The Potato

4 Apr

So, Professorgrrl, extraordinary cook that she is, texted me today, one day after my tooth extraction, and asked if there was anything that I felt like eating tonight for dinner. The dental hygienist told me yesterday that I could eat mashed potatoes, grits or scrambled eggs while the hole, formerly known as tooth #15, healed up, clotted and all that. I honestly can’t remember how long she said that I should stay on this diet, but the thought of getting something stuck in that hole made me think that I could stand to lay off the crackers and crunchy peanut butter sandwiches at least another day. I texted back to Professorgrrl, “Potato soup.” Today was a very cold, rainy spring day here in the south, and evolved from cold and rainy to sleet, then snow, then a deluge of more rain. I love the south. Like they always say around here, if you don’t like the weather, wait 5 minutes. And today’s weather just seemed to call for soup.

Honestly, though, if it had not been a cold day, my answer to Professorgrrl would still involve the use of the word “potato.” I love potatoes. They are my comfort food. There is a cafeteria here in town and every time I go there, it is all I can do to keep myself from ordering the vegetable plate with mashed potatoes, French fries, potato salad and a baked potato. And of course, cornbread, for color.

In fact, when I had my second knee surgery (outpatient) back in 1997, I woke up with my usual allergic reaction to the anesthesia, i.e., throwing up on myself. The medical personnel wheeled me to a room and would not allow me to leave until I could sit up without throwing up. Finally, after several hours of being in this holding tank of a room, with my parents patiently waiting by my bed, I told the nurse that I felt fine and was ready to leave the hospital and go home. I proved this by sitting up without throwing up. So, she helped me to a wheelchair and wheeled me down to the lobby. While my father went to get the car, I sat in the wheelchair and threw up on myself. That poor nurse just went into a tizzy, saying, “I can’t let you leave! You just threw up again! We should admit you to a room! I have to tell my supervisor!” I looked at her and told her that I had absolutely no intentions of spending the night in that hospital, that I was leaving and I would be fine if I could just get home to my house, and my bed, and a bag of baked Lays potato chips. I looked at my mother and said, “Let’s get out of here.” So, we piled into the car and left and went to my little house, where my mother, at my instruction, opened up a bag of baked Lays potato chips and I ate a few and all was well. I am telling you, potatoes have HEALING properties! Well, for me anyway. My mother thought this was all very funny. My dad was just glad to be out of that hospital, which made him nauseous anyway.

So, what else could I possibly want to eat after a tooth extraction? And now, I will share with you Professorgrrl’s Delectable Low-fat Potato Soup recipe. She usually finds several recipes on the internet, and then makes up her own recipe based on her research, her own ideas, and my high cholesterol. This works about 99.9% of the time. She knows about that .1% time when she made the Thai green beans. I made it very clear that she should never repeat THAT mistake.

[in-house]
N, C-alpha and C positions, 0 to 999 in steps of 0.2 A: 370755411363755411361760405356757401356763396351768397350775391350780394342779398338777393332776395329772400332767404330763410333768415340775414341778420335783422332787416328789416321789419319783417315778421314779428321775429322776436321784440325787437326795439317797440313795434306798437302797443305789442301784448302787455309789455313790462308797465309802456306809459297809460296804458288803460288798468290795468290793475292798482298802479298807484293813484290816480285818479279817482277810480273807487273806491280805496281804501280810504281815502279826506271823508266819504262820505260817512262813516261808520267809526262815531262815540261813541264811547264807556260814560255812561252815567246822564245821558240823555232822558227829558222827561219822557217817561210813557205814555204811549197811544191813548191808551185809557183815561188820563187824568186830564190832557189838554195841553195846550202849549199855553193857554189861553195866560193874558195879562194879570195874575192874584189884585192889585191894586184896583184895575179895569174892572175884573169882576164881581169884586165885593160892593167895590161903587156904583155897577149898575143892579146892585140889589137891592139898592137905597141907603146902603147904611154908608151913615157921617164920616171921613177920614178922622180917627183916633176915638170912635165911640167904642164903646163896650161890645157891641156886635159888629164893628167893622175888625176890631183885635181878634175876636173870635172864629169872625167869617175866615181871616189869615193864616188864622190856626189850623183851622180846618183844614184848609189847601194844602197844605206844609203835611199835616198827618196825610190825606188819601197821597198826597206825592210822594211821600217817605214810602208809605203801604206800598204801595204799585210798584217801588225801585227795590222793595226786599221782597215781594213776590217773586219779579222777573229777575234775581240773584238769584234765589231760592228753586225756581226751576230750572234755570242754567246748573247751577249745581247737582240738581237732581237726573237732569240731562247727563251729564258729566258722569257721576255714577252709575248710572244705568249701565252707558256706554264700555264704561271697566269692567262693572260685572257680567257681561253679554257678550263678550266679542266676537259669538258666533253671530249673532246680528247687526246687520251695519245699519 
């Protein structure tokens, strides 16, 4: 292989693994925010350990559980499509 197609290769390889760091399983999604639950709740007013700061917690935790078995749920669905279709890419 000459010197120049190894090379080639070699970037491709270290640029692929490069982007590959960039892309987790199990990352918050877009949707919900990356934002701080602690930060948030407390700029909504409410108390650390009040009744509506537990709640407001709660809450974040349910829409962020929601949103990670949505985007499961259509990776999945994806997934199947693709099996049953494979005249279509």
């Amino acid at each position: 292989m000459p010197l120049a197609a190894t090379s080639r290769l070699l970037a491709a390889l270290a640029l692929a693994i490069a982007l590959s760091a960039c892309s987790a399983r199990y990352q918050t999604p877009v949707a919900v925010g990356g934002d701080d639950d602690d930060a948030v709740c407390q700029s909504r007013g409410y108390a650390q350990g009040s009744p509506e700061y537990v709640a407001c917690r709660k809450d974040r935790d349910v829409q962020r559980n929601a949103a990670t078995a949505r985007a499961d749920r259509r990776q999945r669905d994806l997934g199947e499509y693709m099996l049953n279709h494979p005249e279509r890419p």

Professorgrrl’s tooth removal low-fat potato soup

Bake or microwave 3 medium-sized baking potatoes; cool and peel

Dice (well sorta- baked taters don’t dice easily) 


Sauté 1/4 to 1/2 cup minced onion in 2 tablespoons of butter

When softened, add two tbsp. flour (heaping)

Slowly add 3 1/4 cup skim milk

Add 1/2 chicken bouillon cube

Add salt and pepper to taste

Add 1/8 tsp. celery salt

Heat on medium high until boiling

Cook 3-4 min or until thickened

Add diced, semi-mashed potatoes

Add 1/4 to 1/2 cup fat-free sour cream


Add another chunk of butter

Heat through

Serve hot with low fat cheddar cheese and turkey bacon crumbles

Optional diced chives to adorn (Sheila’s note: Adorn is Professorgrrl’s word. I think the usual word is “garnish” but I kept “adorn” because it made me laugh. Not a big toothy laugh, mind you, but a chuckle-type laugh.) 

Makes about 6 servings unless you are really hungry because your tooth has kept you from eating your usual crunchy peanut butter sandwich.

Thank you, Professorgrrl, for a delicious potato soup dinner. I know my many XLH friends with their many tooth problems will appreciate this recipe during their recovery from various dental procedures, since very little chewing, if any, is required. As I have told my dentist many times, we all (everybody, if you live long enough) end up eating mashed potatoes, and I love potatoes. Did I say that already?

Copyright 2013-2018, S.G. Hunter and Banjogrrldiaries


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